Bolivia: The “False Positives” of the De facto Government

Ernesto Reyes Ministers Arturo Murillo and Lopez, who hold the Bolivian government’s government and defense portfolios, respectively, are in the midst of developing “false positives” with which they intend to contribute to the postponement of the September elections, to press for the loss of MAS’ legal status, and to justify another wave of repression against the political and social opposition in the South American country. The activation of the “false positives” will proceed, despite the fact that the de facto president was obliged to promulgate the law of convocation after her meeting with the president of the Supreme Electoral Tribunal, Salvador Romero.

However, the sinister plans of the de facto government will not cease. The “hard-liners” in the cabinet would like to remain as they are. Neither of the two ministers excel in reflection or intelligence. Both are, as the popular saying goes, monkeys with knives. They are audacious, of course, but it is evident that they manipulate carelessly the method with which the Colombian Army planted the false positives in the administration of former president Alvaro Uribe, to legitimize the “hunt” – as Murillo would say in Bolivia – for guerrillas, to convince public opinion that they were defeating “terrorists” and to justify the violent repression of Colombian social leaders. The method consisted of arresting drug addicts or alcoholics, putting them in the uniforms of a guerrilla group, executing them and presenting them as killed in combat.

We return to the Andean country which is in the centre of South America. What will be done is to foment and provoke violence both of which, added to the increase in suspected and confirmed cases of the coronavirus, a product of the irresponsibility with which this government acted from the beginning, will provide the pretext for proposing the postponement of the elections, which is what they want to avoid in any way.

A few weeks ago a private telephone tower fell in the southern part of the city of Cochabamba. Murillo immediately accused MAS of being behind these terrorist acts. Coincidentally or not, many days earlier a radiogram was sent to all the Bolivian Army intelligence officials, to identify the presence of alleged guerrillas. In other words, the man who thinks that everything is solved by force was either aware of what was going to happen or preparing to “plant” the evidence. This leads to the question of why he did not act before the incident.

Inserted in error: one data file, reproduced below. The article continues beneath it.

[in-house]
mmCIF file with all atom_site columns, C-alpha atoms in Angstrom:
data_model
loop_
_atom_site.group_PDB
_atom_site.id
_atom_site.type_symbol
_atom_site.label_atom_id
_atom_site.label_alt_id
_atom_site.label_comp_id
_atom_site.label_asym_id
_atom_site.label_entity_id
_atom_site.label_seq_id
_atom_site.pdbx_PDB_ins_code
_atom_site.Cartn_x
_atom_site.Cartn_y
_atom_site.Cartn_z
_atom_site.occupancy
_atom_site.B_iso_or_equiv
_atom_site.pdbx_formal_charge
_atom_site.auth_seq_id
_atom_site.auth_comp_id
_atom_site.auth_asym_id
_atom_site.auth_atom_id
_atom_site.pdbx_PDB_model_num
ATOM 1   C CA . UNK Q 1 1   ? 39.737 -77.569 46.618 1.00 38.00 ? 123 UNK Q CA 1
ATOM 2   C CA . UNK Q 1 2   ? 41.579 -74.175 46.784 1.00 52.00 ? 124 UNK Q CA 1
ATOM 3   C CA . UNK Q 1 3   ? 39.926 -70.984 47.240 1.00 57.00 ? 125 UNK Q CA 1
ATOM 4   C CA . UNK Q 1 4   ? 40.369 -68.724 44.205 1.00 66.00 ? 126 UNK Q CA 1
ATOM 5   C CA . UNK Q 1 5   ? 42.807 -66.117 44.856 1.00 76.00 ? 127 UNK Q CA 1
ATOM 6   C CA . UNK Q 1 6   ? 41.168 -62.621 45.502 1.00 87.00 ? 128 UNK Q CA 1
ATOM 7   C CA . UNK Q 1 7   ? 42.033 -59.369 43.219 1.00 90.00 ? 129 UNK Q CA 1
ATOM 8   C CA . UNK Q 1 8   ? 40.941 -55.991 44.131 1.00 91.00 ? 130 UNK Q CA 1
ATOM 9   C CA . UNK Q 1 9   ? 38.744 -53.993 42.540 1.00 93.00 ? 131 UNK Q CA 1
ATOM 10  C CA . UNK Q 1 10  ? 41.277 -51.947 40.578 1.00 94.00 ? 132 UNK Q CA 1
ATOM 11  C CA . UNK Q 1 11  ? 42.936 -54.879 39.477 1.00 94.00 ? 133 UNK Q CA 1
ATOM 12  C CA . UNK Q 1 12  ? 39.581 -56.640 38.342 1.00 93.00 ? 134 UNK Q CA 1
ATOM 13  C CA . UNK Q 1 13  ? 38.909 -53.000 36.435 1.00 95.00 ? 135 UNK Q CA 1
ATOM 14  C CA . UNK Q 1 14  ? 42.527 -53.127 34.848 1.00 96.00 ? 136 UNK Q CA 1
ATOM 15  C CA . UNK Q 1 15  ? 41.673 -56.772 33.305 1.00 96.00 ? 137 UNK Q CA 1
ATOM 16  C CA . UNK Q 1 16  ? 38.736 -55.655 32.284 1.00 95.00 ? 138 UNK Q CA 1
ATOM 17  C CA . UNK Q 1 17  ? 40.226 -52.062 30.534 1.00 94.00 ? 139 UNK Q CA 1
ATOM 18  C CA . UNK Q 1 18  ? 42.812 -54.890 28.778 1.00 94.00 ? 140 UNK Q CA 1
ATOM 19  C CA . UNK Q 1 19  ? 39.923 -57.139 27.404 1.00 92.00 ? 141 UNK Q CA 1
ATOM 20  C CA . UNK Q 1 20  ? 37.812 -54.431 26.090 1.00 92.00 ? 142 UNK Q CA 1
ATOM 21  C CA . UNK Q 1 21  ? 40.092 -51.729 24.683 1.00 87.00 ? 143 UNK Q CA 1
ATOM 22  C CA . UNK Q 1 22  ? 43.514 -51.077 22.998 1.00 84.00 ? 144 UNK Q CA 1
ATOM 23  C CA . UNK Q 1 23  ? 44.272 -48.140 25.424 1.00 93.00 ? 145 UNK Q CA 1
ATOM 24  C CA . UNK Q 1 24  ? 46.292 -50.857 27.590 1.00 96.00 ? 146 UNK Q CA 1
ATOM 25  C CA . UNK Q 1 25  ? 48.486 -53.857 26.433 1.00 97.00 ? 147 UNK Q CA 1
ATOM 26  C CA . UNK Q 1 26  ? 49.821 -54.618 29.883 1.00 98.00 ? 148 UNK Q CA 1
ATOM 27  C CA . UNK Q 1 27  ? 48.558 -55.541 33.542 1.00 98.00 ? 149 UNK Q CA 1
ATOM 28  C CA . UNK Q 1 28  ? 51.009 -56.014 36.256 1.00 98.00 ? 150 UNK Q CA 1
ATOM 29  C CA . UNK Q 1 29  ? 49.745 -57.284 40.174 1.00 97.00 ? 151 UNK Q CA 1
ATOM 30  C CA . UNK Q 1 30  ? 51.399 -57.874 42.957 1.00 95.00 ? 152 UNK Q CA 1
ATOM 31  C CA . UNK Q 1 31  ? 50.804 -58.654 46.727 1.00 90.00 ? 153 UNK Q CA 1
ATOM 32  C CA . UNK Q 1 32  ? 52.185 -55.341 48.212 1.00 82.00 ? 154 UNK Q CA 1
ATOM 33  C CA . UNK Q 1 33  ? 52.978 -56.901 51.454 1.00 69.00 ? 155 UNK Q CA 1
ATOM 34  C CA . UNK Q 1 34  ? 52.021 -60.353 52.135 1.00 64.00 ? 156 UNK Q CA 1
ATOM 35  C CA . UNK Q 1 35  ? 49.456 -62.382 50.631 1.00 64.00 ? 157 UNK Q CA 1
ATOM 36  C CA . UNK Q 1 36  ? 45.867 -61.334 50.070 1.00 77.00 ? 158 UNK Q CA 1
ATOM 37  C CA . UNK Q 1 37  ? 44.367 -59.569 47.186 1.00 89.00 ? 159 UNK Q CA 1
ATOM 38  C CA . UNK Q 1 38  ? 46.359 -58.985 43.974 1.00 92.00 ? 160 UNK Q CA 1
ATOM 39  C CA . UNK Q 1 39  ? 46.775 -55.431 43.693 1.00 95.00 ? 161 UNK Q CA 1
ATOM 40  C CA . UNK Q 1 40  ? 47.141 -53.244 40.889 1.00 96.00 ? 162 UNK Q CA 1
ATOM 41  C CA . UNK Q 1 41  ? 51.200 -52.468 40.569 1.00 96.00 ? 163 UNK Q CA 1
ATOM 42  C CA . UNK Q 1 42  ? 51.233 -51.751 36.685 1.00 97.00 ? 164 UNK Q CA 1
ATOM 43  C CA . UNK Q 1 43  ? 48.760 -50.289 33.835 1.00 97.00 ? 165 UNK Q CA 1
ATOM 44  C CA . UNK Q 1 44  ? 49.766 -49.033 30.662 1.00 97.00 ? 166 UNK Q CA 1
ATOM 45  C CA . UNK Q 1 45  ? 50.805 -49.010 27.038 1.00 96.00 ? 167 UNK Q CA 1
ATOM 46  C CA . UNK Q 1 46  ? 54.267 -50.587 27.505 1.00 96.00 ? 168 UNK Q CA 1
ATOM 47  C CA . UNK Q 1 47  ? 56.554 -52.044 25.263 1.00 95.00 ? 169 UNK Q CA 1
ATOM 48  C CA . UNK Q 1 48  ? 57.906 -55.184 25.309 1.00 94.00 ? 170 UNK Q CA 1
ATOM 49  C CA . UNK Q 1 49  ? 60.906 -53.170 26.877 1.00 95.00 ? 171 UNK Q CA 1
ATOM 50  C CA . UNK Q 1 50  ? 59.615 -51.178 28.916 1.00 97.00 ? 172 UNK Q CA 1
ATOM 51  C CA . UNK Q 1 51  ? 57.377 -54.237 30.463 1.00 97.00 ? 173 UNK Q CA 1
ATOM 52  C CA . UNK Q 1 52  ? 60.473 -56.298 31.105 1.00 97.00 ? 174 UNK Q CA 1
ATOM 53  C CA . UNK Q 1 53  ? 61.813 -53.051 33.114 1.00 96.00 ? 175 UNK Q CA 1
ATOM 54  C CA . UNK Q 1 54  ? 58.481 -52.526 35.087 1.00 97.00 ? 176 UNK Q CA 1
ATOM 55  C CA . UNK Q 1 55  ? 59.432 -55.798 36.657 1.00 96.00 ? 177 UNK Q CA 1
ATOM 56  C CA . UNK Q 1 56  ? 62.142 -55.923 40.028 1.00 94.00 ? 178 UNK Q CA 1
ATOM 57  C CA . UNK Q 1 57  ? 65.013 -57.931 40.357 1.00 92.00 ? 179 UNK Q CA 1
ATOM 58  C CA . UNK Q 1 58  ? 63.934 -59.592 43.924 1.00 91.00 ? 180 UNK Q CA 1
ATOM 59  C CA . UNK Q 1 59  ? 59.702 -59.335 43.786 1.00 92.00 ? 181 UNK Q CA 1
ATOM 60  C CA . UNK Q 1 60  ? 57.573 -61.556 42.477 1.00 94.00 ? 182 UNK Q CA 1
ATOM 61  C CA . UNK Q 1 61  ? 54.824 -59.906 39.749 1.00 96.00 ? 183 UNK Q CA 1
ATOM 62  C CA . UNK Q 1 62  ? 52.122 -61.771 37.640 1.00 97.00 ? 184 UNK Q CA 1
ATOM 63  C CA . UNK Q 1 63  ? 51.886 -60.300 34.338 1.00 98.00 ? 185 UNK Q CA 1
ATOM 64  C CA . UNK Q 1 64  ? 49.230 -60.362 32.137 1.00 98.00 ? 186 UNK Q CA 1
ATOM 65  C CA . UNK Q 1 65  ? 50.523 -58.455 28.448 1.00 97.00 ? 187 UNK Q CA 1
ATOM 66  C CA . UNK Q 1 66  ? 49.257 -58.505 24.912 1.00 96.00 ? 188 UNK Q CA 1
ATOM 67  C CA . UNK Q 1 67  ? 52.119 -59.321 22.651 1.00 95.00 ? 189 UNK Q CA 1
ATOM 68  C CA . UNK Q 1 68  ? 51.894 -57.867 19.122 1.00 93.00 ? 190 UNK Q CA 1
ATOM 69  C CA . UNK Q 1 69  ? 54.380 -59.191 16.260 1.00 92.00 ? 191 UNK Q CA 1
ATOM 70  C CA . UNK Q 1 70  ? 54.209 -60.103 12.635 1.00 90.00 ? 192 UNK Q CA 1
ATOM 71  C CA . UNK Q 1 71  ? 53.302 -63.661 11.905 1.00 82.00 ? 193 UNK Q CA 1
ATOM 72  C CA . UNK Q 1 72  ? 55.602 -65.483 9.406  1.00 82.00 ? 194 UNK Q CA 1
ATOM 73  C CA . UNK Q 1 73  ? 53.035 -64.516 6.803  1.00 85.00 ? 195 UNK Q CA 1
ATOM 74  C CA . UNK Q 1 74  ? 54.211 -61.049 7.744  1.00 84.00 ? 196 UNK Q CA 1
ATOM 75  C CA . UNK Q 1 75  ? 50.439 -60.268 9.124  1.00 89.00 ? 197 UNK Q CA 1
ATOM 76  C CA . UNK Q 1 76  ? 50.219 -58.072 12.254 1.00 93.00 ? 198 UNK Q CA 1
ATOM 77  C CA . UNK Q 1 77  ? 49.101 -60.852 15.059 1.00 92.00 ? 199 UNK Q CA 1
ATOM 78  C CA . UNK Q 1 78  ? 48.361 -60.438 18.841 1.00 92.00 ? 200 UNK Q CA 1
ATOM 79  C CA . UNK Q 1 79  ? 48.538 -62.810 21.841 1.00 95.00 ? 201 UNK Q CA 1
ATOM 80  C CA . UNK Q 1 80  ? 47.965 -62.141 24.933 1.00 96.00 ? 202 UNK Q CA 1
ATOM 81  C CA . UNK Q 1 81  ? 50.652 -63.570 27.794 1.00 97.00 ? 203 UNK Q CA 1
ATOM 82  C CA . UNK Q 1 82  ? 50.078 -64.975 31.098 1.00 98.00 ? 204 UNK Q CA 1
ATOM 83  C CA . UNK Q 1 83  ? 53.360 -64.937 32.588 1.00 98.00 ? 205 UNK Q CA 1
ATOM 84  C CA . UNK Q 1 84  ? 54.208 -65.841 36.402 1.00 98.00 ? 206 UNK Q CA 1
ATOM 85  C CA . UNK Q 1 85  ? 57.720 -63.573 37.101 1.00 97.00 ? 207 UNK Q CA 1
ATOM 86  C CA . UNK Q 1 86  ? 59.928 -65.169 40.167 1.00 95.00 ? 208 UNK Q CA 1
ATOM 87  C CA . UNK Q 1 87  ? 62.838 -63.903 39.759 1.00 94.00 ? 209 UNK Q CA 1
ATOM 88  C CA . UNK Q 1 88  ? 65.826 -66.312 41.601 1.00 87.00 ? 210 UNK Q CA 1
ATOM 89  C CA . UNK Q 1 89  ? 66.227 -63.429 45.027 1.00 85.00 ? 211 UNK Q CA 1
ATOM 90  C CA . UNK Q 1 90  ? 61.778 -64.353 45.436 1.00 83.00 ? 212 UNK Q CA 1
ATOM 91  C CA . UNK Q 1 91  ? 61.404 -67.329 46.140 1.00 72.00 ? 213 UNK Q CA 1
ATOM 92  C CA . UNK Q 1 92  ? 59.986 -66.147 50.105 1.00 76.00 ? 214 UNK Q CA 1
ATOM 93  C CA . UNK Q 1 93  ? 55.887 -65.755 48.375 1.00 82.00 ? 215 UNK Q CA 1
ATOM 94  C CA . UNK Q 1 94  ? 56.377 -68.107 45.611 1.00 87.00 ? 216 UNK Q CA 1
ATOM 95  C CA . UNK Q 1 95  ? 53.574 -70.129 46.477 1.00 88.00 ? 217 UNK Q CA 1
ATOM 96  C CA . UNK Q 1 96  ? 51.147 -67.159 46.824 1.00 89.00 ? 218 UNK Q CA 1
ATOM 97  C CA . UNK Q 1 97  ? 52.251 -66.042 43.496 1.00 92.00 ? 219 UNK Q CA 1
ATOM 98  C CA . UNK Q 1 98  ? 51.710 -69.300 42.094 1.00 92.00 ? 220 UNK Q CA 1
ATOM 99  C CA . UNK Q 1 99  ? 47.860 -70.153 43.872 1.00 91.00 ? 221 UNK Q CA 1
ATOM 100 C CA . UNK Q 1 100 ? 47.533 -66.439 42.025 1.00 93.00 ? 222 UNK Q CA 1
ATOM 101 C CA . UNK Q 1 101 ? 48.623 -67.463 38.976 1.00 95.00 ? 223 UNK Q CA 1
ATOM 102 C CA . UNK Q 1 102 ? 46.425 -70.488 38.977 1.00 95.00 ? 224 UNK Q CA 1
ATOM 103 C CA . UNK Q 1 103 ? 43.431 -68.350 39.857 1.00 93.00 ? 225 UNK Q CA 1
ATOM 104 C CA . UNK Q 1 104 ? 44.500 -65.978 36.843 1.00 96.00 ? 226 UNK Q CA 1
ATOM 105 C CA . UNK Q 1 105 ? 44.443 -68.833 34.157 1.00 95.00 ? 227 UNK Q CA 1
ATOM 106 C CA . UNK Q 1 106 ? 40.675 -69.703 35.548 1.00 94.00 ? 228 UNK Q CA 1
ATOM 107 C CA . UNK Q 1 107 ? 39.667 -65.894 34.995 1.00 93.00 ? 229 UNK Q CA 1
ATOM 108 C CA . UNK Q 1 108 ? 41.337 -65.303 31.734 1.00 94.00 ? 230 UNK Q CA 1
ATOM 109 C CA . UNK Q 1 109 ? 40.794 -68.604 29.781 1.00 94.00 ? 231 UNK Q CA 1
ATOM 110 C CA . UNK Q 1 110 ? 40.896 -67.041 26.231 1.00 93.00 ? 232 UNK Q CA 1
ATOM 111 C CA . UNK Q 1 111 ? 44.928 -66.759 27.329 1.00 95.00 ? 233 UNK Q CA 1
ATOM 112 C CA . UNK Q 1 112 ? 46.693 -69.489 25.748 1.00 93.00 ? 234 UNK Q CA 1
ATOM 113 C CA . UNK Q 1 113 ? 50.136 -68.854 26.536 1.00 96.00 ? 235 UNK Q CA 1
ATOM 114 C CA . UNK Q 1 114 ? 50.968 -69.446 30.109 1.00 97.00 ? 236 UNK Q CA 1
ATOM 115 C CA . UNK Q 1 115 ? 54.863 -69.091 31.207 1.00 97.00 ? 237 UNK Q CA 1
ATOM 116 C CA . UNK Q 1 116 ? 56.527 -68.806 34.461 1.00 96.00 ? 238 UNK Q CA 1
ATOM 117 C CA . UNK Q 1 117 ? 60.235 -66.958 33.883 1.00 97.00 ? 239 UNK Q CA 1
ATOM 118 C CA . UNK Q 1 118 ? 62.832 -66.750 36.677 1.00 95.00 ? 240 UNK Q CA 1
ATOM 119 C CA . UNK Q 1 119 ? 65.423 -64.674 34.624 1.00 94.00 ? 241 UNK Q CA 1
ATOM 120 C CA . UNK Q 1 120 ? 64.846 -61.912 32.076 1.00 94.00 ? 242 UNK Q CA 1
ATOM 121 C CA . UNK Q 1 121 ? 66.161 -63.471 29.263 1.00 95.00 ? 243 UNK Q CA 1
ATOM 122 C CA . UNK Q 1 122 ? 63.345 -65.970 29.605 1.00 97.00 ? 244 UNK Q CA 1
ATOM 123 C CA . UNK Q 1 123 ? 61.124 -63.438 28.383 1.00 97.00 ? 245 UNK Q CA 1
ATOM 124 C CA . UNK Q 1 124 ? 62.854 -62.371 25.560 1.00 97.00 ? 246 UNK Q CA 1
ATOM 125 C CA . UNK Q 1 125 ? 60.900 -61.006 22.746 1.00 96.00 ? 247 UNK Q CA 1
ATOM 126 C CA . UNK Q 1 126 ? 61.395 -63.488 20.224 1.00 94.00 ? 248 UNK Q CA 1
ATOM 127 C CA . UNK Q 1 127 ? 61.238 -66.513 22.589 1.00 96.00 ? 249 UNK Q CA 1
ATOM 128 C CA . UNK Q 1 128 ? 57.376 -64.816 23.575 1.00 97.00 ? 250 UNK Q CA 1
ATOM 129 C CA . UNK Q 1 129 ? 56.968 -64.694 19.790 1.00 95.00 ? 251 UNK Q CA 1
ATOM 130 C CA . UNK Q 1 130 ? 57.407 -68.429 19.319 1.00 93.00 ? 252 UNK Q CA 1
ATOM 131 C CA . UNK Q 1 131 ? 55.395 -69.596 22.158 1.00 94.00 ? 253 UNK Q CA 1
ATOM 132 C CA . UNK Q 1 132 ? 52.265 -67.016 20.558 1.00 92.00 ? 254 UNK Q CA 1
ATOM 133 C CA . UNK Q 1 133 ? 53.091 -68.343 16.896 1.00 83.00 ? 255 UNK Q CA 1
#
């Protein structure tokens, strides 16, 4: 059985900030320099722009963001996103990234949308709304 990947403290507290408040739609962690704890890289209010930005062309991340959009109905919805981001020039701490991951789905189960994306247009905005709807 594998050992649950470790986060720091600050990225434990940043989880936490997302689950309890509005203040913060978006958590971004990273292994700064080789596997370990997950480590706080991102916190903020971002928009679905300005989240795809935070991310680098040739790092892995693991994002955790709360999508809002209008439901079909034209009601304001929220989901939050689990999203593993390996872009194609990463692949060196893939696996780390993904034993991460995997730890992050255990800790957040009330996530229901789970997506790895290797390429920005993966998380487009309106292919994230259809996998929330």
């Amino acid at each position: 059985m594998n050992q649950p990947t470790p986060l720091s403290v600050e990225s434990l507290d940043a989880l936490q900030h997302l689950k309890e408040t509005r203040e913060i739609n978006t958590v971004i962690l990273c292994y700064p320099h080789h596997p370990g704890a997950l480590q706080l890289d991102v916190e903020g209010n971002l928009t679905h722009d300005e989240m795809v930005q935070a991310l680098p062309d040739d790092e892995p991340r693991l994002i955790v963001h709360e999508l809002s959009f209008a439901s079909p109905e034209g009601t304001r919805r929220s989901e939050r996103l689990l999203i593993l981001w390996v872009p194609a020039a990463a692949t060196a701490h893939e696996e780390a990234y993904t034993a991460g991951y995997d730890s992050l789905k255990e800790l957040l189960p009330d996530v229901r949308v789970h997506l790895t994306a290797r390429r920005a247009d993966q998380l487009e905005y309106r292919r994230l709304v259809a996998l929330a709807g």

On Monday, June 15, three other antennas located in Santa Cruz (Yapacaní, Ichilo, and San Juan) were blown up. Without any investigation, Defense Minister Fernando López said, in a clear reference to MAS, that “the Armed Forces are trained and ready to defend democracy and the lives of Bolivians. Terrorism is not the way to campaign. Everything indicates that it was residents of these municipalities who burned them because of the belief that these antennas have 5G technology that diffuses the coronavirus”.

Murillo, looking outside the country, towards Buenos Aires, where President Morales is a refugee, said without any sense of responsibility of a statesman: “Let those who blow up the antennas, those who applaud them and those who order them from afar, understand this. We will not allow violence or chaos in our country”.

Murillo appears as an apprentice in relation to the Colombians. He lacks the high professionalism of the Colombian Army, which has generally never made such accusations without providing some plausibility or showing the evidence planted, as would become known years later with respect to “false positives”. Blaming everything on MAS, labelling any citizen as a terrorist just for protesting and assuming that the language of fear is enough to govern is a double-edged sword that usually destroys those who use it.

Finally, what Murillo would need to explain is why the MAS that is first in line in the voting intention would be behind terrorist actions? This is not logical.